Our View: Teachers Leaving Doesn’t Define Us

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Our View: Teachers Leaving Doesn’t Define Us

The Current's Editorial Staff

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In an unexpected turn of events, three Black River teachers have left their jobs during the 2019-2020 school year. As students, we acknowledge that this is an unusual experience for us, and that it can be difficult for the student body as a whole.

It can be challenging to deal with the loss of a classroom culture that you enjoyed and looked forward to. It can be challenging to experience sudden changes to your day-to-day expectations and to feel unprepared for what comes next. We value the comradery, cohesion, and relationships that we build during a school year, and it is hard to lose that.

Despite the many rumors that often surround these types of events, we at The Current will not be speculating about the motives, reasoning, or individuals involved. We don’t know all the facts. We respect people’s privacy. We respect the law.

According to the First Amendment, we do have free speech rights, but that does not include the right to commit slander or libel. This means that we refuse to print things in this newspaper that we don’t know to be true. We also refuse to put our newspaper in the position of causing harm to any individual’s reputation.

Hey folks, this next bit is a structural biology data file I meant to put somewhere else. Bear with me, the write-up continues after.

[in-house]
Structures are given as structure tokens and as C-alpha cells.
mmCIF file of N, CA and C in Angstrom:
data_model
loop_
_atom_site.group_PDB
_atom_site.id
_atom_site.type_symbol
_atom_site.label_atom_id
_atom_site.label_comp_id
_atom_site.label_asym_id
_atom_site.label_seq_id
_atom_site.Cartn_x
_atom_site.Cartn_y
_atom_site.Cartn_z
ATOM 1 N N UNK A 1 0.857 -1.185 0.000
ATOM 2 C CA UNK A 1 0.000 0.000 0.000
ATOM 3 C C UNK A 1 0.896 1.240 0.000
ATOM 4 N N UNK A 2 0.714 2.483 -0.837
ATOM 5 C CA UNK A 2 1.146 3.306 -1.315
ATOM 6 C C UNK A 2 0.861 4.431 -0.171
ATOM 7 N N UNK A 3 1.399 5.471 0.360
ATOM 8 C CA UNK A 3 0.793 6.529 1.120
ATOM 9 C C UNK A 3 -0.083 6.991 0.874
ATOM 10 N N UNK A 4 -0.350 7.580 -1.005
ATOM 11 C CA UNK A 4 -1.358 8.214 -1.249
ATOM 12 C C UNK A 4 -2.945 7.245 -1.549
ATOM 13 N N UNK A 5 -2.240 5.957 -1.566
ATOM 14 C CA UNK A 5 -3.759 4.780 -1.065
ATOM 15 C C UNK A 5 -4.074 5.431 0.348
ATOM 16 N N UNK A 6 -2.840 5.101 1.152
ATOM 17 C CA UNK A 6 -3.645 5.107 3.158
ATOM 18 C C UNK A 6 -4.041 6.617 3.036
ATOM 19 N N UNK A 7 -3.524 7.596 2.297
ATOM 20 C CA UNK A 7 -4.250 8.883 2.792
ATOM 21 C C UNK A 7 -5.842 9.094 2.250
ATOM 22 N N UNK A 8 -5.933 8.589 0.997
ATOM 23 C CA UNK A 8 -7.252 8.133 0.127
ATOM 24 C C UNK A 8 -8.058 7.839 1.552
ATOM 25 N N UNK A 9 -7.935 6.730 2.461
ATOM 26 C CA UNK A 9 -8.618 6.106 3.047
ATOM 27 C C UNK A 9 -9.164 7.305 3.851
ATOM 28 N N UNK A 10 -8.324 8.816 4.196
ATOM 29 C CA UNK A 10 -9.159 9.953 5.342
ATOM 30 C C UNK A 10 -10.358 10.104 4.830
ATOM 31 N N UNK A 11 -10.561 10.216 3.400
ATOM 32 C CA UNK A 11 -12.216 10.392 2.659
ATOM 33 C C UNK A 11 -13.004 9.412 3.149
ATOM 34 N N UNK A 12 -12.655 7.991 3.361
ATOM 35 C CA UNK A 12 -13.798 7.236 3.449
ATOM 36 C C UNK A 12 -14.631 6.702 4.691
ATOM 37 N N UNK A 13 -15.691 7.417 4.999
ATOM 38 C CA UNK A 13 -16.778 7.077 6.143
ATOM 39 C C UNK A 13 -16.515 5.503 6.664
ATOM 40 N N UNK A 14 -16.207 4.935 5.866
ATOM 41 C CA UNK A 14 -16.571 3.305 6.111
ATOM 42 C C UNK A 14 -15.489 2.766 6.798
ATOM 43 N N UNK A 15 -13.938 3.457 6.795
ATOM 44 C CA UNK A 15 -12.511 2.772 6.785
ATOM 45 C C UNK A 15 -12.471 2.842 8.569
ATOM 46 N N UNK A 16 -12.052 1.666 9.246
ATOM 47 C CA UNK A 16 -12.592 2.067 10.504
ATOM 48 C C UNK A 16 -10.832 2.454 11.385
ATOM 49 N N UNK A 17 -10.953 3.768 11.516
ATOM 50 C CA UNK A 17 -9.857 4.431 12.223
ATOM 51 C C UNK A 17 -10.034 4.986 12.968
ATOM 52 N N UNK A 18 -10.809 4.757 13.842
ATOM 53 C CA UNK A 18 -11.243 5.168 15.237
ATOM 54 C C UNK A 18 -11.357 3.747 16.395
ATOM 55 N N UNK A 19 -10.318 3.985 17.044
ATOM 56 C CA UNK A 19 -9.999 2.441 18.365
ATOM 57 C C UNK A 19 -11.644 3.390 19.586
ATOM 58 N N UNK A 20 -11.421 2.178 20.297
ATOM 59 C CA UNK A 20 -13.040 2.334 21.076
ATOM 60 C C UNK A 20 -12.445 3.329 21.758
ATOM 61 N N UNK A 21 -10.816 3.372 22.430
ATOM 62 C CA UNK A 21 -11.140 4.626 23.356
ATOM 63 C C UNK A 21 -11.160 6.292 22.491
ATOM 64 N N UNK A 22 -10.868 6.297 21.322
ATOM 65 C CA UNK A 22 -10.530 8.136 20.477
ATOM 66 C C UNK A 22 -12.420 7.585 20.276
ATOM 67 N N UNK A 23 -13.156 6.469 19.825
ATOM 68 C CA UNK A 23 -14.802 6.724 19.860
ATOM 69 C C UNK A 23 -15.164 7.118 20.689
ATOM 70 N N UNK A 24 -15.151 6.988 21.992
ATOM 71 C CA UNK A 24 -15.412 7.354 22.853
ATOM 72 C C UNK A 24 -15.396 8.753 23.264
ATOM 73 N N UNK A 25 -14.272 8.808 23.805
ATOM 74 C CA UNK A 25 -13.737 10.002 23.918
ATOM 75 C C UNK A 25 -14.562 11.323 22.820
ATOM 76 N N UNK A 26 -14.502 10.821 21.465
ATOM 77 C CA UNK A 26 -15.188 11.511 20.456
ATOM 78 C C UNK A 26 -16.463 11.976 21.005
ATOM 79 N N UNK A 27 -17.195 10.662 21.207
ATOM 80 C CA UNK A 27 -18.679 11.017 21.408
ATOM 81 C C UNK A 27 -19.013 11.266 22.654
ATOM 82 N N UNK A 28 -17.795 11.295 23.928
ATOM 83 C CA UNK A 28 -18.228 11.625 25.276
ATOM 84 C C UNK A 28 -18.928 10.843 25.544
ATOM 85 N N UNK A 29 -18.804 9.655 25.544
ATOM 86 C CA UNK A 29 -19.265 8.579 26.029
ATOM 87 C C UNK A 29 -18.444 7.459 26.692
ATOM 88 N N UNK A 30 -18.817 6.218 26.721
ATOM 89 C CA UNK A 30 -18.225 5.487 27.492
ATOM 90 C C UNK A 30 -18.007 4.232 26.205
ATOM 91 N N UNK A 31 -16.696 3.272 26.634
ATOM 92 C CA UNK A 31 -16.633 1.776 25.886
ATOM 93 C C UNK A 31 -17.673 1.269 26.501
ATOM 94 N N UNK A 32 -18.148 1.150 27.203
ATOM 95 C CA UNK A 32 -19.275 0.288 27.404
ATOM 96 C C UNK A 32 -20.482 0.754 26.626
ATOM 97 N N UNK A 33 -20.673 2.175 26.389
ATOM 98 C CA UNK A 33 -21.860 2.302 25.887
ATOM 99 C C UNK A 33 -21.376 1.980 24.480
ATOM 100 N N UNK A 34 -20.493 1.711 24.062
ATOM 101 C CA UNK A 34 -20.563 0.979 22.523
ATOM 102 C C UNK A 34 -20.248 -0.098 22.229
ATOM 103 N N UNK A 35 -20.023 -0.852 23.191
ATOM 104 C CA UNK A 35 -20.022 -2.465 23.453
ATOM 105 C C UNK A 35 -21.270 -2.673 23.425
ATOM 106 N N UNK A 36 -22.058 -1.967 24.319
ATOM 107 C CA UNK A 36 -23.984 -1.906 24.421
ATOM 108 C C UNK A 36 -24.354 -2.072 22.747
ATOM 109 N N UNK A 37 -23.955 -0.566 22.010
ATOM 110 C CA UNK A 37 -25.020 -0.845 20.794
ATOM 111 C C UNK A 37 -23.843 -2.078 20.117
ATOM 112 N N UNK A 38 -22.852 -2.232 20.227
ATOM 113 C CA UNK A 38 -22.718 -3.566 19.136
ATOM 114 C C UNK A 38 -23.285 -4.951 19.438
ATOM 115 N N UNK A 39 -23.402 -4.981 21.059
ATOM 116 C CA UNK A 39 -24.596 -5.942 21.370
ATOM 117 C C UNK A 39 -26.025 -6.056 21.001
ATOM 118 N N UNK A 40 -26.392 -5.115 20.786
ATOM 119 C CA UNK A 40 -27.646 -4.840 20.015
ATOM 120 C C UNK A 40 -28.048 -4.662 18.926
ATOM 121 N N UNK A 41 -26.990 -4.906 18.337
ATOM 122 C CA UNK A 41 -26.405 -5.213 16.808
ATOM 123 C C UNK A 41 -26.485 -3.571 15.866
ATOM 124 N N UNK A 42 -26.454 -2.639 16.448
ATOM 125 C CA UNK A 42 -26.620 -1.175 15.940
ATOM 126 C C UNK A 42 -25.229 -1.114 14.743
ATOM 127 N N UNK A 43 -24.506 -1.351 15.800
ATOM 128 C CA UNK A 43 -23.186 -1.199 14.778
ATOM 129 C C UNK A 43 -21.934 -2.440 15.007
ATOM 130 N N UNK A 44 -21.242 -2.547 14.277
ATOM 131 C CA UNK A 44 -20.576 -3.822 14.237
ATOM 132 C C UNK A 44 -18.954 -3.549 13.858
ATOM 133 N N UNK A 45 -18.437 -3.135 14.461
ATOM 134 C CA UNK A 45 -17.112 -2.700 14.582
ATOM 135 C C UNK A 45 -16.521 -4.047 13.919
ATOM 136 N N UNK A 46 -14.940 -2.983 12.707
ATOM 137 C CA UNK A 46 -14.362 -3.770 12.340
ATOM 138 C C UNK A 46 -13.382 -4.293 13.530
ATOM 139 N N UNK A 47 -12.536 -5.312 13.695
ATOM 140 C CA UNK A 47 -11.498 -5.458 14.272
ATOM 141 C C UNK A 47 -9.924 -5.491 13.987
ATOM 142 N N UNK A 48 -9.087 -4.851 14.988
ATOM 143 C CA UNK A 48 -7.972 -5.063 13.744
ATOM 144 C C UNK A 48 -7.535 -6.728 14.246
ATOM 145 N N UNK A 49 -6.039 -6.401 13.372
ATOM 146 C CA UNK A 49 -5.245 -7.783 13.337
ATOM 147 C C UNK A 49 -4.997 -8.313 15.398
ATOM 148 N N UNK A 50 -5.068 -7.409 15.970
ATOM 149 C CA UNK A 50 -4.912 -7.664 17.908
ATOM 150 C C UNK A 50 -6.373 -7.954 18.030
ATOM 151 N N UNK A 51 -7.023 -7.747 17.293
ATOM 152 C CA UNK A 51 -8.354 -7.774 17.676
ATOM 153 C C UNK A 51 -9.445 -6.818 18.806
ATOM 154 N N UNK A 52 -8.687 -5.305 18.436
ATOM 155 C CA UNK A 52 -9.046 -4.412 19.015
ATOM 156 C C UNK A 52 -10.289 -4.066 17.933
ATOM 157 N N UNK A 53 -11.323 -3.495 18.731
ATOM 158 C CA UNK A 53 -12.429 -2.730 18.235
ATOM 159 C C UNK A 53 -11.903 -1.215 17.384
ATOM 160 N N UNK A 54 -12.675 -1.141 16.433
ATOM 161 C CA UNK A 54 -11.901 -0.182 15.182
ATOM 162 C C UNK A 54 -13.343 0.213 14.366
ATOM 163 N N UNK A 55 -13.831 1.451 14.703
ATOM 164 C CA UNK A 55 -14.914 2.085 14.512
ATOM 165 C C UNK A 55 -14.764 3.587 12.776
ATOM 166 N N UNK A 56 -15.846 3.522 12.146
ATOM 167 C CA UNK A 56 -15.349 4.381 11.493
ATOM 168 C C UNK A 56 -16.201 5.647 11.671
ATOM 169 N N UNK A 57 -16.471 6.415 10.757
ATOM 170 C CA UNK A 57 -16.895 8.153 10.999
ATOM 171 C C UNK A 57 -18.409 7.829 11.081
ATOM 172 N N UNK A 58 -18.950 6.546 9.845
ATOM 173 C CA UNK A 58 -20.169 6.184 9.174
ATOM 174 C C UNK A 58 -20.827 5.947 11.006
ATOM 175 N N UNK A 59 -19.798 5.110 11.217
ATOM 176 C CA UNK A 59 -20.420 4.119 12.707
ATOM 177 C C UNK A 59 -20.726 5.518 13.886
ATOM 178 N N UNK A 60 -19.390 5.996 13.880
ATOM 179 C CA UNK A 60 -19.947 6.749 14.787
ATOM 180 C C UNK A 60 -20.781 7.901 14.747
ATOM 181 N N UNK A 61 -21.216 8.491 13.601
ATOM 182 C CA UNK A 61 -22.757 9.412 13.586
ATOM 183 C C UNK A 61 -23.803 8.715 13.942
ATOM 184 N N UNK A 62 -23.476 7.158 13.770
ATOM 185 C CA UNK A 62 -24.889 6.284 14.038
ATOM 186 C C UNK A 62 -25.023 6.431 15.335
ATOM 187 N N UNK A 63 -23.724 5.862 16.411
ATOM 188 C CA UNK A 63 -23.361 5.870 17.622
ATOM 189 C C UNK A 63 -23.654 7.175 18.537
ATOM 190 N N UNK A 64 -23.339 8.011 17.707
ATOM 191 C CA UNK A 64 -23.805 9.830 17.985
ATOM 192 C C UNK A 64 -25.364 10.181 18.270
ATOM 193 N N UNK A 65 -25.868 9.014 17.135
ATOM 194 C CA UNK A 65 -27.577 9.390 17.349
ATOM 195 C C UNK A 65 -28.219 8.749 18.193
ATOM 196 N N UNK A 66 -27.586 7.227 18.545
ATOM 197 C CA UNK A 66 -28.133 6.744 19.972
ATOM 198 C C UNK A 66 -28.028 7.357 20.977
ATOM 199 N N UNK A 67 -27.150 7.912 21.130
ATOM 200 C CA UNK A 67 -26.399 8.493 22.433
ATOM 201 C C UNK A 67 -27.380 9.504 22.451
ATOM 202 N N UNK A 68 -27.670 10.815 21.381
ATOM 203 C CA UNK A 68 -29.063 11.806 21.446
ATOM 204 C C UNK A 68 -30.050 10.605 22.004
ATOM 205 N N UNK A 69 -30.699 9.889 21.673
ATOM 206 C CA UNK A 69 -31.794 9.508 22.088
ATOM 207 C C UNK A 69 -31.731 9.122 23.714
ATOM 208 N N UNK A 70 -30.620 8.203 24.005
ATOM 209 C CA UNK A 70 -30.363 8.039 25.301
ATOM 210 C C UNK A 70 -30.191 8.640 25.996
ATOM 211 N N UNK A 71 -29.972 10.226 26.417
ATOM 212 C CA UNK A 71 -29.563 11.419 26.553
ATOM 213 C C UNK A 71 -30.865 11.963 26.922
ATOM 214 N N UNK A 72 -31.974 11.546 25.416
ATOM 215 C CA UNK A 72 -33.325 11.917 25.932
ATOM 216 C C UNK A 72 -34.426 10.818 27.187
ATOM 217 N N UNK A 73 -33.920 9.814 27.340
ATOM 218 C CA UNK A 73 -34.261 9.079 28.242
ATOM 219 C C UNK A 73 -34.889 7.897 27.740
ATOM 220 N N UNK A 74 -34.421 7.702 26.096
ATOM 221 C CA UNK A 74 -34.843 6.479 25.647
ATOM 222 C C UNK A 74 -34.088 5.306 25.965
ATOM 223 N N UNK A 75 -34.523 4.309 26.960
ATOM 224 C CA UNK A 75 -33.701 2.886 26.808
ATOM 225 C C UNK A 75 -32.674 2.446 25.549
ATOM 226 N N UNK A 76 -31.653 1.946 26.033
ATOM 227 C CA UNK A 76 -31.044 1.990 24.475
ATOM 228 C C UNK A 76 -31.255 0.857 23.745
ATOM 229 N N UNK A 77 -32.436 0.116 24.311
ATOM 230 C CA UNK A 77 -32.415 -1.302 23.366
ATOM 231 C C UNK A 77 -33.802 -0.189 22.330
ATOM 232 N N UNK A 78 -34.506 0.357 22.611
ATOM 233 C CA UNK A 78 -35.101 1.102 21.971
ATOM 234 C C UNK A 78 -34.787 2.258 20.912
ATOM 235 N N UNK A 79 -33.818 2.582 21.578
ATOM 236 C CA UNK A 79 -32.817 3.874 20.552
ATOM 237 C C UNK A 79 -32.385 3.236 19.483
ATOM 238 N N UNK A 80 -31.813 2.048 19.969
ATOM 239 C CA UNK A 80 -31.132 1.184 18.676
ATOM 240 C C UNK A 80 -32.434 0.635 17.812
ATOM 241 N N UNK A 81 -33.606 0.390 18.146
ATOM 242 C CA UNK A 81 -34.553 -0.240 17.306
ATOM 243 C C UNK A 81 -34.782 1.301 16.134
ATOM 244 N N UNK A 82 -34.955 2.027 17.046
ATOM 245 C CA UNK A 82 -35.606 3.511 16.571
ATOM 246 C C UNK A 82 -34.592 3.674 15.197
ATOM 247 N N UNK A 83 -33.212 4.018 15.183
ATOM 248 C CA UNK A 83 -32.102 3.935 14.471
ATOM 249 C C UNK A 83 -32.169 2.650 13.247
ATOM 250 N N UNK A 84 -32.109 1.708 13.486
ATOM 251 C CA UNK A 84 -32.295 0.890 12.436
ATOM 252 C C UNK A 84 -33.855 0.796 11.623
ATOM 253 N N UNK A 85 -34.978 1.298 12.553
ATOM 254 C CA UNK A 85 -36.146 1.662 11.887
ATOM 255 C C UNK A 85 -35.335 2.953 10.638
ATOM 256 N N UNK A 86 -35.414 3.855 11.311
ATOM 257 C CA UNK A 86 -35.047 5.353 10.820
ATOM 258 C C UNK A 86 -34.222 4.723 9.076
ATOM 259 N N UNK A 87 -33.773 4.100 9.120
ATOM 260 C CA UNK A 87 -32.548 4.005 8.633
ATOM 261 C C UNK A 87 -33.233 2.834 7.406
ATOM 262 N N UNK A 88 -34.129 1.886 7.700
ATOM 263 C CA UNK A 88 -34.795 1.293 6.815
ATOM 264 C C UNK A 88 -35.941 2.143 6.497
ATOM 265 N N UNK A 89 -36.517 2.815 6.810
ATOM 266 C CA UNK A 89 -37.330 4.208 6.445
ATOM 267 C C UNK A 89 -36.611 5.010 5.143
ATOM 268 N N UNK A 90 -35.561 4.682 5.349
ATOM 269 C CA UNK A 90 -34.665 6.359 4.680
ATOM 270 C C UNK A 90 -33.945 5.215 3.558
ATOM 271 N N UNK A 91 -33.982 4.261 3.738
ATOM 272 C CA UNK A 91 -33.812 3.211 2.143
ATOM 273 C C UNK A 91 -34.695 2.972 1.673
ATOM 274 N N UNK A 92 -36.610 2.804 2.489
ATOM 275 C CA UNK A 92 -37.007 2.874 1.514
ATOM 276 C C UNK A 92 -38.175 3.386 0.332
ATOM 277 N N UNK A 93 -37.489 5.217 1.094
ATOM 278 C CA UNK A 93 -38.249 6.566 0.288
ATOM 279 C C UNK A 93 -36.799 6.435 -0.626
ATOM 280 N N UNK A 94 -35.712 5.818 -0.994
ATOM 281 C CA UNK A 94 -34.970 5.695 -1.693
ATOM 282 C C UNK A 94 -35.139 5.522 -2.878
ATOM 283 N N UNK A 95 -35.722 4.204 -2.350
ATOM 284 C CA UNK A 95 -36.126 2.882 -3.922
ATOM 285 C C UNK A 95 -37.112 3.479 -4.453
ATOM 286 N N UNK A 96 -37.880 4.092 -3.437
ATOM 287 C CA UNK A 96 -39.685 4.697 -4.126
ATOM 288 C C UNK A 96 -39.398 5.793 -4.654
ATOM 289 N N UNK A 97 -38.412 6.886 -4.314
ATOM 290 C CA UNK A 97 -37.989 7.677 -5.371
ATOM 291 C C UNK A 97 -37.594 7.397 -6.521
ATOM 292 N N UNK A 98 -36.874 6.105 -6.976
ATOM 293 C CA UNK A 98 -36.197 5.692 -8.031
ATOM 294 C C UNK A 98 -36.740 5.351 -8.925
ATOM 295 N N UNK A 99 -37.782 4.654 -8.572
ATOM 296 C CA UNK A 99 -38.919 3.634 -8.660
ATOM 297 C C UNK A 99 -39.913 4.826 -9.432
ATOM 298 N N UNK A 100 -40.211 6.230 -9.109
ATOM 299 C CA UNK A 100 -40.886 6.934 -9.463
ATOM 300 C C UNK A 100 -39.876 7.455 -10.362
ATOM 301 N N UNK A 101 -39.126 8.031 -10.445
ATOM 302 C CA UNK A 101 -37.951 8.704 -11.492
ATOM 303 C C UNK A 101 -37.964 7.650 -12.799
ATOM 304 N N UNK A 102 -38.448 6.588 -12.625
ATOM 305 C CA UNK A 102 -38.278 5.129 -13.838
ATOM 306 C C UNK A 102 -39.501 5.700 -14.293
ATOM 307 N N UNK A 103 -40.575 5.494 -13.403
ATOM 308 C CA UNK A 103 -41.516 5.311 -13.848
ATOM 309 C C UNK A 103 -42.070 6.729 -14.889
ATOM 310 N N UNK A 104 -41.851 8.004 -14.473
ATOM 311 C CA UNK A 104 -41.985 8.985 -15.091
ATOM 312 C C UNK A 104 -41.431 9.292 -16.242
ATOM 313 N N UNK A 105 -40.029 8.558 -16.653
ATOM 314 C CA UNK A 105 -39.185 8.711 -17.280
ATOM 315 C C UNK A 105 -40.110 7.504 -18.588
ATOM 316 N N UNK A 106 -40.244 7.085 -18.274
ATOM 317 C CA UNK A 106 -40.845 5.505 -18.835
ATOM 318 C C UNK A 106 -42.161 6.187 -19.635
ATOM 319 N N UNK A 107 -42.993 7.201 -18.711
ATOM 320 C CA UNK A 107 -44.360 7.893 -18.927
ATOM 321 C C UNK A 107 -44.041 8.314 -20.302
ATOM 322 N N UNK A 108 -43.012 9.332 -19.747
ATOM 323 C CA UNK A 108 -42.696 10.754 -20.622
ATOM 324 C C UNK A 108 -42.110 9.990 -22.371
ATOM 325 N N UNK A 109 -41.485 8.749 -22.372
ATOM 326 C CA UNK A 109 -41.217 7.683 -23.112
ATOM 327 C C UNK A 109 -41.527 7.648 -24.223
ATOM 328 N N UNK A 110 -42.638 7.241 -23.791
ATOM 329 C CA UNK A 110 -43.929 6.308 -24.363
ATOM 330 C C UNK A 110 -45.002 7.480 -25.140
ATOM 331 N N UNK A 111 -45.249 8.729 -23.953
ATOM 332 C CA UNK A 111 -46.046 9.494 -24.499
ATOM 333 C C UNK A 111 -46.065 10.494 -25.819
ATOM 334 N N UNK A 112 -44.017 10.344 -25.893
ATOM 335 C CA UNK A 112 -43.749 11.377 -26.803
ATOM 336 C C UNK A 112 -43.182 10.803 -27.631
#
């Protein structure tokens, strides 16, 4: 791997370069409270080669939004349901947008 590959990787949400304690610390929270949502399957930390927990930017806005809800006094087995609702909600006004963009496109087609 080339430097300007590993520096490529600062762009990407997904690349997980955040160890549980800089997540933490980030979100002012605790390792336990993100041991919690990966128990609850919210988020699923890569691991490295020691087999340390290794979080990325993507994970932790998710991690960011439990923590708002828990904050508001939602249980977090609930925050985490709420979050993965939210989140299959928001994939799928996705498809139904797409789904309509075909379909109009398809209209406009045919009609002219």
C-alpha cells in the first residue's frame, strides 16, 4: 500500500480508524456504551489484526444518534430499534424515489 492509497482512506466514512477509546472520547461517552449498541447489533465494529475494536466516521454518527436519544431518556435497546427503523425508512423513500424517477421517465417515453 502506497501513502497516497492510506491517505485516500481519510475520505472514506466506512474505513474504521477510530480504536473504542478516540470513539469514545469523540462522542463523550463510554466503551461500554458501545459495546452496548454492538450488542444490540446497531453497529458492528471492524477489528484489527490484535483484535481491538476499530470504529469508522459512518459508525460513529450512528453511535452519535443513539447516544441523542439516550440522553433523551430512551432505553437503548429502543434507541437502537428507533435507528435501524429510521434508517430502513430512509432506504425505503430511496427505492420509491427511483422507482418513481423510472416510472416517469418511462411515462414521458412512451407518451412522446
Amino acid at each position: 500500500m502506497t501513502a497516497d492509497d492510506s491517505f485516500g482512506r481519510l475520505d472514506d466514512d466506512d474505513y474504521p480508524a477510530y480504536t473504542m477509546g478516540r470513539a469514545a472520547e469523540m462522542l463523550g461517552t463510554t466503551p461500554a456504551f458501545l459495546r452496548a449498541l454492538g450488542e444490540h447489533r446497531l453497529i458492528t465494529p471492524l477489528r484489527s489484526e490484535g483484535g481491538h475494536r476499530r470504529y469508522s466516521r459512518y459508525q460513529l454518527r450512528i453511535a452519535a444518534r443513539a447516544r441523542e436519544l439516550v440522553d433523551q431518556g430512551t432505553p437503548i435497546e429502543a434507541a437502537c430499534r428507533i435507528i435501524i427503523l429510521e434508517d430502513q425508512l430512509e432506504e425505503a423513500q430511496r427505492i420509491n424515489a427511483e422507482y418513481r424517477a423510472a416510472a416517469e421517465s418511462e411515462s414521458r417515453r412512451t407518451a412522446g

We acknowledge that change can be hard. Many students are grieving the loss of relationships, expectations, and classroom environments.

But change can also be good. With change, we learn new skills and are exposed to new experiences and perspectives. We find new beginnings.

We at The Current want to encourage the student body to remember that students are what make this school—we create the culture, and we have the ability to maintain that culture. Teachers leaving the school does not have to change who we are as a student body.

We as students can avoid speculation and rumors. We can use caution with our words and assumptions, and move forward with an optimistic and supportive attitude toward each other.

At the end of the day, change is inevitable. It is universal and unavoidable. It is part of growing up, and it causes us to grow. It is life.